Kumar Palghat, the co-founder and head portfolio manager of Australian-based bond manager Kapstream, will become the head of global fixed income at the merged US$320 billion Janus Henderson Global Investors. Theoretically, at least, he will be Bill Gross’s boss.
The proposed merger of Henderson Group and Janus Capital Group, announced early last week, was universally well received by the markets (they are both listed companies) and clients alike.
Both geographically and in terms of product offerings and styles of investment strategies, the two companies are very complementary. Australian clients and shareholders are going to do particularly well out of the deal, including Kapstream.
Palghat, a former head of Australian fixed income for PIMCO, and partner Nick Maroutsos formed Kapstream in 2006, when Challenger’s then head of distribution, Rob Adams, lured them away to form a new boutique. Adams is now head of Janus Henderson Asia Pacific. What goes around comes around.
Adams said last week that it was great to be re-united with Kumar and his team under the new Henderson and Janus arrangement. Janus bought Challenger’s 51 per cent of Kapstream last year. The firm had already hired Bill Gross, the famous PIMCO founder, in 2014. Kumar would be playing an increasingly important role in the new, merged, business, Adams said.
As is well known, Gross is involved in litigation with PIMCO over alleged unpaid bonuses and other issues. Palghat is the fall-back person on Gross’s absolute returns bond fund.
Putting Gross aside, Kapstream has been, arguably, the most successful Australian fixed income manager over the past 10 years. Palghat says, however, that Kapstream tends to be more global in its outlook than other Australian bond managers.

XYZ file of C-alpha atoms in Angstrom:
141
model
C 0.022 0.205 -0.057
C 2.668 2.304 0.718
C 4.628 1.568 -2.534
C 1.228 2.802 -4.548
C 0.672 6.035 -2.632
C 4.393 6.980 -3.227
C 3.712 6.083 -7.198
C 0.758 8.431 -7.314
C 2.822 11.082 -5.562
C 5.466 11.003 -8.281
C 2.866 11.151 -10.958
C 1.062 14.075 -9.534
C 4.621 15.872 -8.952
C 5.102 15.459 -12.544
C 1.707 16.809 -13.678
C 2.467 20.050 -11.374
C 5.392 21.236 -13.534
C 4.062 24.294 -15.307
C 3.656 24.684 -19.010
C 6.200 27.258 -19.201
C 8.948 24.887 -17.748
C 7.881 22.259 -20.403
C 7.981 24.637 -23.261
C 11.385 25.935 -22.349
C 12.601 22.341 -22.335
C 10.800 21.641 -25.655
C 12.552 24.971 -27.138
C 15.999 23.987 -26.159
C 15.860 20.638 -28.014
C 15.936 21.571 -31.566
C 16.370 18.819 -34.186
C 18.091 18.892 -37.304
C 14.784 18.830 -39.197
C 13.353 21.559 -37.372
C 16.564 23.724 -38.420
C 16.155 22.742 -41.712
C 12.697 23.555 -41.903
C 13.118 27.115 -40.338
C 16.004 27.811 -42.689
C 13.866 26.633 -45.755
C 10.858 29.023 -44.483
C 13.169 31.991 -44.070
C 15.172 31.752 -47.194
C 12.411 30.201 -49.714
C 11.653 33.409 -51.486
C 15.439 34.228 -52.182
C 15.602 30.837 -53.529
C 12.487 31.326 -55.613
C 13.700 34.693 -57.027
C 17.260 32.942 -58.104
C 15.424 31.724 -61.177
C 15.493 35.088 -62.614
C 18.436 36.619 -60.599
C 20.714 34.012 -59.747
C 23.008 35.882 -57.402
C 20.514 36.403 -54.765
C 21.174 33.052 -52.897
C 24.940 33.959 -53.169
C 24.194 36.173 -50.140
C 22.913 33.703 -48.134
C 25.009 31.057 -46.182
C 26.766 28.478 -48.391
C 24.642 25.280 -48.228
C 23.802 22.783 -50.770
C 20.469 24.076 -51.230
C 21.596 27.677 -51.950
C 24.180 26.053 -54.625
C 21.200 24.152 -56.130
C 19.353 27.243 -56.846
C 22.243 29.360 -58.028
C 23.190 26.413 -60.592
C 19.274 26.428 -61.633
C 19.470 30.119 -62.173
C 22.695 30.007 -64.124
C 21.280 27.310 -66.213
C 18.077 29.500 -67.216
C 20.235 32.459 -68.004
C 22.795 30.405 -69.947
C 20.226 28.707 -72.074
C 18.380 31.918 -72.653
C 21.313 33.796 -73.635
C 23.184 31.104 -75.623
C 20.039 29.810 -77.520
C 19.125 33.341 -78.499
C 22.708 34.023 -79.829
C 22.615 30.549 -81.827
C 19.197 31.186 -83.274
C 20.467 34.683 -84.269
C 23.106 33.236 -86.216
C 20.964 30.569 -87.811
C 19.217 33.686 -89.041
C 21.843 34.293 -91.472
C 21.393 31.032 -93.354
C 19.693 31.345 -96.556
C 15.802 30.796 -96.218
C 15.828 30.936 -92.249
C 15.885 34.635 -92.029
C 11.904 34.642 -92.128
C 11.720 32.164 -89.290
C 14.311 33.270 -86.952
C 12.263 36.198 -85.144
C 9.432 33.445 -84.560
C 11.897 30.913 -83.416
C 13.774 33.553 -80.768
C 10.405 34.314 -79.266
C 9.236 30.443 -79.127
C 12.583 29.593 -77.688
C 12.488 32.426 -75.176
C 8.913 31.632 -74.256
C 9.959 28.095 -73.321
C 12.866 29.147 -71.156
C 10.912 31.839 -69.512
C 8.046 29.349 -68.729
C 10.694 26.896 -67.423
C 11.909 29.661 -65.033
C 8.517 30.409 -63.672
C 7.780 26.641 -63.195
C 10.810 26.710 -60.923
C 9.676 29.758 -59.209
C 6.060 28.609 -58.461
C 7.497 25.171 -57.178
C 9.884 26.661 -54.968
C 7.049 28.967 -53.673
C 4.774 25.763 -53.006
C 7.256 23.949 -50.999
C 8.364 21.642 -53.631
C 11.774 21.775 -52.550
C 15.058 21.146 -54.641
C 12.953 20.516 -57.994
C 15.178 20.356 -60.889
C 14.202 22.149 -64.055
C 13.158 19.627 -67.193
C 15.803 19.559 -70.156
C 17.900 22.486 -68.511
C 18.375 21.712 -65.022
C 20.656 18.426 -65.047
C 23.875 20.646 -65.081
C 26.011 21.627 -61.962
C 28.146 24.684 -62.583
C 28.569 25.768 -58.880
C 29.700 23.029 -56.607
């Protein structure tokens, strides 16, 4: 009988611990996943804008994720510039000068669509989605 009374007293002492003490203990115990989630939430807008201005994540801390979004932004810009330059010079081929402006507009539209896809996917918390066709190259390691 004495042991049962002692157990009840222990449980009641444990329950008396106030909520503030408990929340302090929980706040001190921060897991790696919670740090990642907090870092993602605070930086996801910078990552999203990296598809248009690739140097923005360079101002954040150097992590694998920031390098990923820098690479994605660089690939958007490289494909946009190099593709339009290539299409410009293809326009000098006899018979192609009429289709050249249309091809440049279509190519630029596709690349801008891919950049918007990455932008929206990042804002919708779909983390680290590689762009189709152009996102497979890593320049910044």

The in-house Henderson bond management team, for instance, is a traditional duration-bet Aussie bond manager, with whom Phil Apel runs the absolute returns strategy. The two bond teams will be kept separate under the new proposed arrangement, Palghat said, at least for the time being. The future of fixed interest investing is very different than it was in the past. Kapstream gets it better than most.
Palghat said last week that the traditional way of managing fixed income was “no longer valid”. At Kapstream, he said, the manager sought out all ways to add value through the fixed income spectrum around the world. With the addition of Janus’s capabilities, and its famous portfolio manager Bill Gross, all the pieces were now in place, he said.
On the Gross question, he noted that Bill would be reporting directly to his CEO, Dick Weil, who is joint CEO of the combined company with Henderson’s Andrew Formica. That’s to the extent that Gross, one of the industry’s wealthiest men, reports to anyone.
Palghat will continue to live in Australia, although he will be travelling a lot more, overseeing the teams in Janus’s head office of Denver, Henderson’s big office in London, and Sydney. He already runs about US$30 billion of Australian and US-sourced fixed income money from Sydney, with nine people locally and six in Denver. He wants to maintain separate fixed income teams in those cities, including the separate Henderson team in Sydney. After the merger, he will oversee about US$90 billion, including the Asian and European funds.
* Greg Bright is publisher of Investor Strategy News (Australia)